Science Fair Project Encyclopedia
Religion in Germany
Today, the number of believers in all religions in Germany is smaller than it was in the past. Many people in Germany do not belong to a church. Traditionally the Catholic Church and the Protestant Church are the two most influential in Germany, along with various independent Protestant churches. The orthodox Christians are mainly guest workers and their descendents, the orthodox Serbian church having the greatest number of followers, making it the third largest religious organisation in Germany by number.
The German constitution guarantees freedom of faith and religion. It also states that no one may be discriminated against due to their faith or religious opinions. However, unlike some other countries, it is entirely in keeping with the German constitution for larger religions to receive some preferential treatment, for example being able to teach religion to adherents' children in state schools and having membership fees collected by the German Finanzamt (the German equivalent of the Internal Revenue Service). (Church tax is levied if a person lists a religion on their tax form. It is about 8 or 9% of the wage tax.) There have been numerous discussions of allowing other religious groups like Jehovah's Witnesses and Muslims into this system as well. The Muslim efforts were hampered by the public adversity and also by the Muslims' own disorganized state in Germany, with many small rivaling organizations and no central leadership, which does not fit well into a legal frame that was originally created with well-organized, large Christian churches in mind.
Christianity is the major religion, with Protestants (particularly in the north and east) comprising 33% of the population and Catholics (particularly in the south and west) also 33%. In total more than 55 million people officially belong to a Christian denomination, although most of them take no part in church life except at such events as weddings and funerals. Most German Protestants are members of the Evangelical Church in Germany. Independent and congregational churches exist in all larger towns and many smaller ones, but most such churches are small.
Roman Catholicism was the sole religion of the country in the 15th century, but the Reformation changed this drastically. In 1517 Martin Luther challenged the Catholic Church as he saw it as a corruption of his faith. Through this, he altered the course of European and world history and established Protestantism, the largest denomination in Germany today.
Before World War II, about two-thirds of the German population was Protestant and one-third was Roman Catholic. In the north and northeast of Germany especially, Protestants dominated. In the separated West Germany between 1945 and 1990, Catholics had a small majority.
In eastern Germany both religious observance and affiliation are much lower than in the west after forty years of Communist rule. The average church attendance is one of the lowest in the world, with only 5% attending at least once per week, compared to 14% in the West according to a recent study. The number of christenings, religious weddings and funerals is also lower than in the West.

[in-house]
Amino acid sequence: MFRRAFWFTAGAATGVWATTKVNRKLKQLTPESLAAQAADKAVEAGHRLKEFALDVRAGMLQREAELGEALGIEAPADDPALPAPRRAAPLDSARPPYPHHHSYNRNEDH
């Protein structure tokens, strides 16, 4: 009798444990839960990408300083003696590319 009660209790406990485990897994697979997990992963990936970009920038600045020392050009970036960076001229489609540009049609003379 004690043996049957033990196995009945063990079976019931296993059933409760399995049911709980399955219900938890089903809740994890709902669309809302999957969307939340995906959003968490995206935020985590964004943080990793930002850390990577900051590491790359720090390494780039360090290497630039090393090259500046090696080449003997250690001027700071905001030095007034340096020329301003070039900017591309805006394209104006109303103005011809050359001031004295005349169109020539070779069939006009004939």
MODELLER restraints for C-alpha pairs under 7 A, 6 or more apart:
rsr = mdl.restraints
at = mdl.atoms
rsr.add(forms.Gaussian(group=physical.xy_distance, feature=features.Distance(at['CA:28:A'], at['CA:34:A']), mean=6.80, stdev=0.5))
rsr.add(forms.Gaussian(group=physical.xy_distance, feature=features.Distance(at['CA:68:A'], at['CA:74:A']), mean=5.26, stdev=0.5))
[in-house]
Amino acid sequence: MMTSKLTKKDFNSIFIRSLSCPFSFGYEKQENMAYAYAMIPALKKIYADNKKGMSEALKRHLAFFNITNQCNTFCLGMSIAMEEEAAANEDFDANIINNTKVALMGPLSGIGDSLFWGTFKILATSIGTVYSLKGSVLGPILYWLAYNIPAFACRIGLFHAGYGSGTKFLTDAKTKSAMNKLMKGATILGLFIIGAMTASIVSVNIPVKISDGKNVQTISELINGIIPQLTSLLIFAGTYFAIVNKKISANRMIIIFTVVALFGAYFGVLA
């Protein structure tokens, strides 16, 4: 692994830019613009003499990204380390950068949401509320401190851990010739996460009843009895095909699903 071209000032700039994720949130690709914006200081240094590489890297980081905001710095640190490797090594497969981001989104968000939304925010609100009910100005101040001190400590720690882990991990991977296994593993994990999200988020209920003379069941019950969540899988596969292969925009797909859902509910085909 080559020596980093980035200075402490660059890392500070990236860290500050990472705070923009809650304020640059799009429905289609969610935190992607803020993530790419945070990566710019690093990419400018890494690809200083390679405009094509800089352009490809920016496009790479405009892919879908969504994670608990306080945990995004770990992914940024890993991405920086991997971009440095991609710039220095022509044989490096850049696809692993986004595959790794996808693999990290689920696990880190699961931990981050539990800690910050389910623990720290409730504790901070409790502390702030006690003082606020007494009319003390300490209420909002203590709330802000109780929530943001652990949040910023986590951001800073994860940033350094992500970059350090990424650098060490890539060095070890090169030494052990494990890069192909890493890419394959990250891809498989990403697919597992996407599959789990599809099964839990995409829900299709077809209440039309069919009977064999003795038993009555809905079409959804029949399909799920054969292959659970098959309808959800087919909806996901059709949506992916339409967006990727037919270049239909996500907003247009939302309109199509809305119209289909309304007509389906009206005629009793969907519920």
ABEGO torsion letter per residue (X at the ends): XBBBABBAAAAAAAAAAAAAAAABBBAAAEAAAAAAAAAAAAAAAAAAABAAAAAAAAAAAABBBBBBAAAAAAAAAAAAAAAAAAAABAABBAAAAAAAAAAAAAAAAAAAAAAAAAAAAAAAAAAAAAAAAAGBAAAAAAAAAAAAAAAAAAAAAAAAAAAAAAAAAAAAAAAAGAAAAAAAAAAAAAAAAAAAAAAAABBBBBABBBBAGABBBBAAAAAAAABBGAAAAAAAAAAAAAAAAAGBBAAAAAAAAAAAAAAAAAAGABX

About 30% of the total population are officially religiously unaffiliated. In the East this number is also considerably higher.
Approximately 3.7 million Muslims (mostly of Turkish descent) live in Germany. Lately there have been heated discussions about the question of whether Muslim women working in public service, such as schoolteachers, should be allowed to wear headscarves to work or not.
Besides this there are a few hundred thousand Orthodox Christians (mostly Greek and Serbian immigrants), 400,000 New Apostolic Christians , numerous other small groups. The government of Germany does not accept Scientology's claim to be a religion but asserts that it is a business disguised as a religion, and officially regards the Church of Scientology as a totalitarian cult, with restrictions on its activities. The United States Congress failed to pass a resolution in 1997 related to "discrimination by the German Government against members of minority religious groups" that mentioned only Scientology-related examples of discrimination.
Today Germany, especially its capital Berlin, has the fastest growing Jewish community worldwide. Some ten thousands of Jews from the former Eastern Bloc, mostly from ex-Soviet Union countries, settled in Germany since the fall of the Berlin wall. This is mainly due to a German government policy which basically grants an immigration ticket to anyone from the CIS and the Baltic states with Jewish heritage, and the fact that today's Germans are seen as significantly more accepting of Jews than many people in the ex-Soviet realm. Some of the about 60,000 long-time resident German Jews have expressed some mixed feelings about this immigration that they perceive as making them a minority not only in their own country but also in their own community; but largely the integration seems to be working out. Prior to Nazism, about 600,000 Jews lived in Germany, most of them long-time resident families.
|Christians||68 %, inc.|
|Roman Catholic||26.7 m.||32.3 %|
|Protestant||26.45 m||32.1 %|
|other Christian groups||0.5 %|
|Muslims, various||3.2 %|
|Other religions||1 %|
|Nonbelievers||23.5 m||28.5 %|
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